I was aware that books ordered from the FBFW site would be autographed but haven't taken advantage of that yet.

Thanks for the link on the Modesty Blaise books - you're right the price is prohibitive but I'm drooling anyway.

Cheers, Samvara
Hi there, no it's not a spoof. It's a book about a psychiatric institution. It's a moving, challenging and educational read. The central characters are a husband and his schizophrenic wife. They're very much in love. The strength of their love is really put to the test as she gets progressively worse.
I'm looking for someone who has read One Flew Under the Cuckoo's Nest???
If I can take it that your "Signed by Author" tag actually mean you have those works signed in person by the actual author, then bravo! Very nice!! I am especially envious of your signed collections by Bradbury and Keillor. I love listening to Keillor on NPR every weekend and Bradbury is one of my favorite writers, hands down. I also am impressed by your signed Gaiman, Crichton, and Bova.

Anyway, just wanted to say your collection as a whole is great and I can commiserate with your rating system... Long live Calvin & Hobbes!!!
thanks for stopping by and yes anne tyler is delightful. i just finished breathing lessons and loved it. i have dinner at the homesick restaraunt in my drawer at work to start soon. and i will check out your reviews, thanks for the tip and feel free to stop by anytime with more suggestions!!! happy reading! :0)
Re: Three Investigators -

Hee - well, my copies are holdovers from when I was a child, and now I'm glad I held onto them. I thought they were still in print (they were about a decade ago, when I bought some for my nephew), but in looking at Amazon, I'm not seeing any current editions. However, I'd be really surprised if at least a few titles aren't re-released sometime this year, since a film is supposed to be coming out this fall: "The Three Investigators and the Secret of Skeleton Island," is the title, AFAIK. So, hopefully, some of the books will be making a reappearance in conjuction with the film.

I started re-reading one of them not long ago, because sometimes I'm a bit leery about my childhood recollections. I loved the Trixie Beldon books as a child, but when I re-read those a few years ago, I really didn't like them at all. They seem SO dated now. So far, though, the Three Investigators seem to have stood the test of time. I hope I'll still feel that way after reading a few of them. They're probably more likely to seem "current," since the characters are boys, and so won't have been subjected to all the sorts of horrid sexist things that Trixie had to endure (which is the reason I really don't like those books now). In any case, I'm hoping my son will enjoy these, as a change of pace from Goosebumps. Like you said about manga, not that there's anything wrong with Goosebumps (they're fluff, but fluff has it's place), but still. Diversity is a good thing. :)
Mike: I love your analysis! It must be our intelligence and modesty that makes us special!! Thanks for the good wishes. I just got back from a long weekend with my grandbabies - I go into withdrawl if I wait too long. I should be good to go for awhile now. I hope you like Beloved Benjamin as much as I do. There's something about the heroine - scared to death, but doing what she has to do - that I really admire. Mary Lou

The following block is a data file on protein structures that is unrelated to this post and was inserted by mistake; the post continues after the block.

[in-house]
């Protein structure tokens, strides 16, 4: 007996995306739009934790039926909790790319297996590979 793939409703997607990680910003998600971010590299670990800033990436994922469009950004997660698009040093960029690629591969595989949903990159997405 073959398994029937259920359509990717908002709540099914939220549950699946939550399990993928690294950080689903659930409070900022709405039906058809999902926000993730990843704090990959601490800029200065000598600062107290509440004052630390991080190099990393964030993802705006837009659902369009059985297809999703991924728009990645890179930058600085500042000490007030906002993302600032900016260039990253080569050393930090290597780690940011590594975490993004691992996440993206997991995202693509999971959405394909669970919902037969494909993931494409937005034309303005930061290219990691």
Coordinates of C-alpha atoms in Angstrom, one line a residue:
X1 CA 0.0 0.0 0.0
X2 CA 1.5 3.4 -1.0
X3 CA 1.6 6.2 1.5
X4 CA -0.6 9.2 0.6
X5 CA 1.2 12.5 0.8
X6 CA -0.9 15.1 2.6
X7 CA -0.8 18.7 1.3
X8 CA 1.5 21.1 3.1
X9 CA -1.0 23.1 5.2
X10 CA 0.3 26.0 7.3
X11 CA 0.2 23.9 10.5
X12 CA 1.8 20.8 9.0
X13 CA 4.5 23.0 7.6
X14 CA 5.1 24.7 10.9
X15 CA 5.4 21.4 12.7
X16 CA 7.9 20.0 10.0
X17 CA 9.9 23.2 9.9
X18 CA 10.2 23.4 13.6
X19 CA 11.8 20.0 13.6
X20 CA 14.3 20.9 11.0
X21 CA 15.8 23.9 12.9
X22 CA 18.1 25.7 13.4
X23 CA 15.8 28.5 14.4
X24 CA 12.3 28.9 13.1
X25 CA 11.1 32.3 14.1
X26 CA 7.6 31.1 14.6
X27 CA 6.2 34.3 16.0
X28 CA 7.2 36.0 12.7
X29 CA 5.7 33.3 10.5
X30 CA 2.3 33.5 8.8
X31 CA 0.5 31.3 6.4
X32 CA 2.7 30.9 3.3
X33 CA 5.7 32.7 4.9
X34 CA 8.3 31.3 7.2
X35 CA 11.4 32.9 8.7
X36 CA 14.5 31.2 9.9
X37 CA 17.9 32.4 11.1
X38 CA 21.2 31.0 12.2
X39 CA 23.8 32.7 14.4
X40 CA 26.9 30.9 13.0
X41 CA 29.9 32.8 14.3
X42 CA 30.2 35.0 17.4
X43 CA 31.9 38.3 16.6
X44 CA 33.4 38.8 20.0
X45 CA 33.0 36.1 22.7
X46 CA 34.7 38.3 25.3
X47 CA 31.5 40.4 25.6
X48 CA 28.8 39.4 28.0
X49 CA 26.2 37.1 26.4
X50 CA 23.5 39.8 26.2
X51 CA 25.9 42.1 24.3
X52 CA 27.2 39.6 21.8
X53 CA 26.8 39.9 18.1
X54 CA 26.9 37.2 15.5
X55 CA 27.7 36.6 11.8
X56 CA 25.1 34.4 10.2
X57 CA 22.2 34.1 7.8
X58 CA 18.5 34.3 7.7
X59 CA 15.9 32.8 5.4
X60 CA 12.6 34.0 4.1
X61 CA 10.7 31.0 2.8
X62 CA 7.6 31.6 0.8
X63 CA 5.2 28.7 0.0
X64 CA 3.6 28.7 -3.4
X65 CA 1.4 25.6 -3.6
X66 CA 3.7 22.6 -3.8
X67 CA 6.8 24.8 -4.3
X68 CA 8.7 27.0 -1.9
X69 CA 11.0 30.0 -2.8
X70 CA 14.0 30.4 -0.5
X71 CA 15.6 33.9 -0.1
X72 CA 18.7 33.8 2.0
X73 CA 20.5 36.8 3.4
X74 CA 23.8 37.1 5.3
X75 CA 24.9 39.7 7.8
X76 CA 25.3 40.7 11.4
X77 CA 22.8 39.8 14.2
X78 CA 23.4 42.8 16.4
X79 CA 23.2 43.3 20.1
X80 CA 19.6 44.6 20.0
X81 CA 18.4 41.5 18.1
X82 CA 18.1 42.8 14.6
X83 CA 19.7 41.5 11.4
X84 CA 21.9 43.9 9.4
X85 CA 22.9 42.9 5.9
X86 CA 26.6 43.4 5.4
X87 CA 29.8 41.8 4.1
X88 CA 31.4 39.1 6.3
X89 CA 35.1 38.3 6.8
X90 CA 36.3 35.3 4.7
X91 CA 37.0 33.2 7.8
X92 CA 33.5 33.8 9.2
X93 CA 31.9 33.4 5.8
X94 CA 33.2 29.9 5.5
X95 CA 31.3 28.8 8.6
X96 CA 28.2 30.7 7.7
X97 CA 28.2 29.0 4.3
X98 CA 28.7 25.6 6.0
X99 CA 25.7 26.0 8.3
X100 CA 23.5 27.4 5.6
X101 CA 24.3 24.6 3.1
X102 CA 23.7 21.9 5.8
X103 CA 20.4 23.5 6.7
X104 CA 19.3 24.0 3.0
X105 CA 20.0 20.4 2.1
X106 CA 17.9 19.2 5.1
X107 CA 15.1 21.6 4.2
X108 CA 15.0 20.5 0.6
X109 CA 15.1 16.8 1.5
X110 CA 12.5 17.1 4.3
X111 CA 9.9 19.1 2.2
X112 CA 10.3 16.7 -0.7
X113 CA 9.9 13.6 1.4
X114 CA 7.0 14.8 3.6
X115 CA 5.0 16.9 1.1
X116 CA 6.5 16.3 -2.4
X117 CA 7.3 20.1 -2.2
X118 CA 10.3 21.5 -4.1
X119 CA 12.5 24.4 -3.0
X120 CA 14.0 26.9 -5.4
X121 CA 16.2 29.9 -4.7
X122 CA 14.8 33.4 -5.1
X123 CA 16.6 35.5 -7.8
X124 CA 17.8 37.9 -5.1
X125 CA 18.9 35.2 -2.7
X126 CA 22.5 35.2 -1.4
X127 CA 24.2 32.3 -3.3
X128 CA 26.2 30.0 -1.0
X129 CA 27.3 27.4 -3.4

Your reviews keep popping up next to mine, and your opinions about books I own are nearly always completely in synch with my own. I find it fascinating to read a total stranger's opinions and hear echoes of myself. Thought I'd say "Hi," and are you Nebraskan, female, in your 50's, a Virgo, a librarian?????? There must be some common thread! :-)
Hello, burnitt99. Thanks for your review of Jerry Farber's "Student as Nigger."

I find it fascinating how many folks do NOT share books in my library, and can't resist contacting anyone who is the ONLY one to share a book in my library.


s h a r o n
on the central Oregon coast
Do you know how do you pronounce the book title - Rosshalde by Hermann Hesse
I thought I'd give it a try to see if you knew how to pronounce it.
If you do, can you write it out like how you would say it, like how dictionaries do it?
Thanks. for any help.
Thanks for the info: I fixed the Feiffer listings to separate the old editions from the new.
Hi Burnit99,
Actually the Iliad and the Odyssey were not written in Latin but in a form of Ionian Greek.
Actually they were not written at all, but were orally transmitted epics probably dating from the early Bronze Age, perhaps even earlier. The versions which have come down to us today were probably written down during the 6th Century BCE during the time of Pisistritus, Tyrant of Athens. It is thought that there were lots of different versions of the epics floating around the Meditteranean basin during this period, and that Pisistritus ordered them to be written down(probably for his own political ends, knowing tyrants...).
Actually Homer did not really exist as a person, and certainly not as 'the blind poet' of our imagination. It was usual for the blind in the ancient world to make a living as reciters of oral epics, and 'Homer' may have been the name of one of the bards who dictated his own version of the epics to the scribes of Pisistritus.
Fascinating stuff, I reckon, and makes the poems even more remarkable as primary documents of the Western cultural Heritage.
I particularly love book 24 of the Iliad. I find the scene between Priam and Achilles in which Priam begs Achilles for the body of his son in the dead of night especially moving.